The North Korean embassy in Malaysia today fired off a salvo at Malaysian authorities, accusing the country of infringing international rights and taking sides with South Korea. The embassy’s statement came after Inspector-General of Police Tan Sri Khalid Abu Bakar had rejected demands by North Korea for a joint investigation into the assassination of Kim Kim Jong-nam, and demanded the embassy hand over two new suspects. The embassy’s statement was distributed to the media outside its embassy in Kuala Lumpur. It also accused Malaysia of performing an “illegal act of infringing international laws, customs and diplomatic privileges and at the same time, a clear evidence that Malaysia takes sides with South Korean allegations.” A similar allegation was made by the North Korean ambassador to Malaysia, Kang Chol, recently. Foreign Minister Datuk Seri Anifah Aman had on Monday dismissed the claims.
North Korean Ambassador to Malaysia Kang Chol, who has been summoned by Wisma Putra, made another allegation that Malaysia and South Korea were colluding with a political motive. Foreign Affairs Minister Datuk Seri Anifah Aman said in a press statement that the allegation was “a serious insult” to Malaysia as investigation into the murder of Kim Jong-nam had been carried out in accordance with the law in Malaysia. Anifah said Kang Chol’s press statement carried several allegations. These allegations were “culled from delusions, lies and half-truths” from which the ambassador concluded that “there could be someone else’s hand behind the investigation”, and that the “investigation by the Malaysian police is not for the clarification of the cause of the death and search of the suspect, but it is out of the political aim”. “When Foreign Affairs Ministrry summoned Kang, the Deputy Secretary-General for Bilateral Affairs emphasized that the police investigation had been done impartially without fear or favor. It was also conducted in compliance with Malaysian laws and regulations. Any allegation to the contrary is deeply insulting to Malaysia as the suggestion is that the Malaysian Government is colluding with a foreign government. Foreign Ministry summoned Kang for accusing the Malaysian government of “concealing information” after Kim Jong-nam’s death. Malaysia would be recalling its envoy in Pyongyang, Mohamad Nizam Mohamad to return home for consultation. Kang Chol, in an impromptu press conference held outside the North Korean Embassy in Kuala Lumpur, accused Malaysia for a second time.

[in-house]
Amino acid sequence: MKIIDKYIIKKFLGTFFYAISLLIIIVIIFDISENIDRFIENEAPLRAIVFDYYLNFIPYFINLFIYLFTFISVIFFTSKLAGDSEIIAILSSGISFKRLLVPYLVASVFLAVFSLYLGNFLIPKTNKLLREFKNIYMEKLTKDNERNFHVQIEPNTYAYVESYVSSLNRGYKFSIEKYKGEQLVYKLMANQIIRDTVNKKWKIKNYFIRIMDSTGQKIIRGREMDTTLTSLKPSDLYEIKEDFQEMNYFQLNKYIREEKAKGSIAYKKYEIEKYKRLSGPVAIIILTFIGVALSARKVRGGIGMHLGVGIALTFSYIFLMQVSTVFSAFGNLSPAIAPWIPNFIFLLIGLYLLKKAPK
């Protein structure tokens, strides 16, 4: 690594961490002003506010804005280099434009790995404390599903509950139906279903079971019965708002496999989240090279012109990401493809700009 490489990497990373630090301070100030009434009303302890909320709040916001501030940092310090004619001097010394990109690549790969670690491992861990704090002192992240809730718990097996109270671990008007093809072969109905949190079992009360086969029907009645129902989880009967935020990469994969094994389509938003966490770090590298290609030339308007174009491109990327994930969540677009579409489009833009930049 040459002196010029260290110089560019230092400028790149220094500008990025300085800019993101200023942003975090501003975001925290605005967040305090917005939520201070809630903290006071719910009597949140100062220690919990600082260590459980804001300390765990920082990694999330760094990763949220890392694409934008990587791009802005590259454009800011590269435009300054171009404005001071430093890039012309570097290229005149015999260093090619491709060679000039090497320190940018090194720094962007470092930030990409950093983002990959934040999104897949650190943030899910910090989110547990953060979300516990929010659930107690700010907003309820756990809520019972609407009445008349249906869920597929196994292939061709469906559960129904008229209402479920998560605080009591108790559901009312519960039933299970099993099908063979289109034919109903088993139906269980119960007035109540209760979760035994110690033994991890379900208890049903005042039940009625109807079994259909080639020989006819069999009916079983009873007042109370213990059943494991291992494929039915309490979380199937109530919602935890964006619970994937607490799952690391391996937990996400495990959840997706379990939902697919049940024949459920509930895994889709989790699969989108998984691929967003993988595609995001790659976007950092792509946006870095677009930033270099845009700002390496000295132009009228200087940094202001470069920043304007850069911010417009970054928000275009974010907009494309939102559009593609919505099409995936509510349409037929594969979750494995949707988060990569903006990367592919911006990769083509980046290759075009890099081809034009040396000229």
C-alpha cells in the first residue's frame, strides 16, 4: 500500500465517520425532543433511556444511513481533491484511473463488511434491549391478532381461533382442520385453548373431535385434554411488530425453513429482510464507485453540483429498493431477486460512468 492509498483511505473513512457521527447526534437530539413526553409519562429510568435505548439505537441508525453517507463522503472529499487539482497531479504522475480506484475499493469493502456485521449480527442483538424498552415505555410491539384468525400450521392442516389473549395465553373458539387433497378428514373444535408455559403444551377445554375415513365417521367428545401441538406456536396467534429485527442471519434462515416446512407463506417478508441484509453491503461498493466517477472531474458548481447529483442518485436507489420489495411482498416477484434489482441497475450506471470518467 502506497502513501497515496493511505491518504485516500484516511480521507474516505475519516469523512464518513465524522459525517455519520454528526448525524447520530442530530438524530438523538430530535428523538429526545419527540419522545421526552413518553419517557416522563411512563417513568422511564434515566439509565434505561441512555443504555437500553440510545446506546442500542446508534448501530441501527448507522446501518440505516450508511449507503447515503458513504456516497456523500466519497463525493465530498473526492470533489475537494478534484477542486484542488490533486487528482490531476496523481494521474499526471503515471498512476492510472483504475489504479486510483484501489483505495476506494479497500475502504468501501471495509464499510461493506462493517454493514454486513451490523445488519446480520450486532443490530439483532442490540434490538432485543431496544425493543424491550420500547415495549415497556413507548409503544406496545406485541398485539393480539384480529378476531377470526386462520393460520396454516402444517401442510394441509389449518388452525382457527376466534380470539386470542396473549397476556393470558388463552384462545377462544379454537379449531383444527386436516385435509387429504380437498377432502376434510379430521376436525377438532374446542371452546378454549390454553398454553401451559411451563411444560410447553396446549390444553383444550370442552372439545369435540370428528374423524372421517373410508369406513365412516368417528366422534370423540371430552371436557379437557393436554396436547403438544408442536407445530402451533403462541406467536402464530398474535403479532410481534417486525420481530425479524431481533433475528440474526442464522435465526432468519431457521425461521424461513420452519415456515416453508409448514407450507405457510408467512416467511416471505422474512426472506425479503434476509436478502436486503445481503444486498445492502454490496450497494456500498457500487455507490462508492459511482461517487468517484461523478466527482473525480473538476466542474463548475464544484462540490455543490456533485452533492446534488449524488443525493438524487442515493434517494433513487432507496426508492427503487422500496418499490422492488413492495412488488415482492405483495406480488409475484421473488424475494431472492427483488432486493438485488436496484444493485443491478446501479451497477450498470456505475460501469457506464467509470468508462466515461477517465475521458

Malaysia recalled its envoy from Pyongyang and summoned North Korea’s ambassador in Kuala Lumpur to explain his accusations that Malaysian authorities were colluding “with external forces” over the investigation into the slaying of leader Kim Jung Un’s estranged half-brother. Footage from airport cameras purportedly showing the assault on the half-brother of the North Korean leader emerged on Monday as a diplomatic row between Malaysia and North Korea escalated over the handling of a probe into the killing of Kim Jong Nam. Malaysian police are hunting four North Koreans who fled the country on the day of the attack, having already detained one North Korean man, a Vietnamese woman, an Indonesian woman, and a Malaysian man. At least three of the wanted North Koreans caught an Emirates flight to Dubai from Jakarta late on the same day, an immigration office official in the Indonesian capital told Reuters. Malaysia’s Star newspaper reported that all four had returned to Pyongyang. South Korean and U.S. officials have said the killing was probably carried out by North Korean agents.
The North Korean embassy accused Malaysia of trying to hide information over Kim Jong Nam’s death and threatened to ‘respond strongly.” The ambassador demanded that Malaysia release the body and findings of the post-mortem immediately. In a statement on Friday night, the embassy said a representative had met with the “high officer of the Malaysian Police” on Friday and had “strongly demanded him to release the body”, but the demand was rejected. “This strongly suggests that the Malaysian side is trying to conceal something which needs more time and deceive us and that they are colluding with the hostile forces towards us who are desperate to harm us of malice. “We will respond strongly to the moves of the hostile forces towards us with their intent to besmirch the image of our Republic, by politicising this incident and sue file [sic] this to the International Court,” the statement said.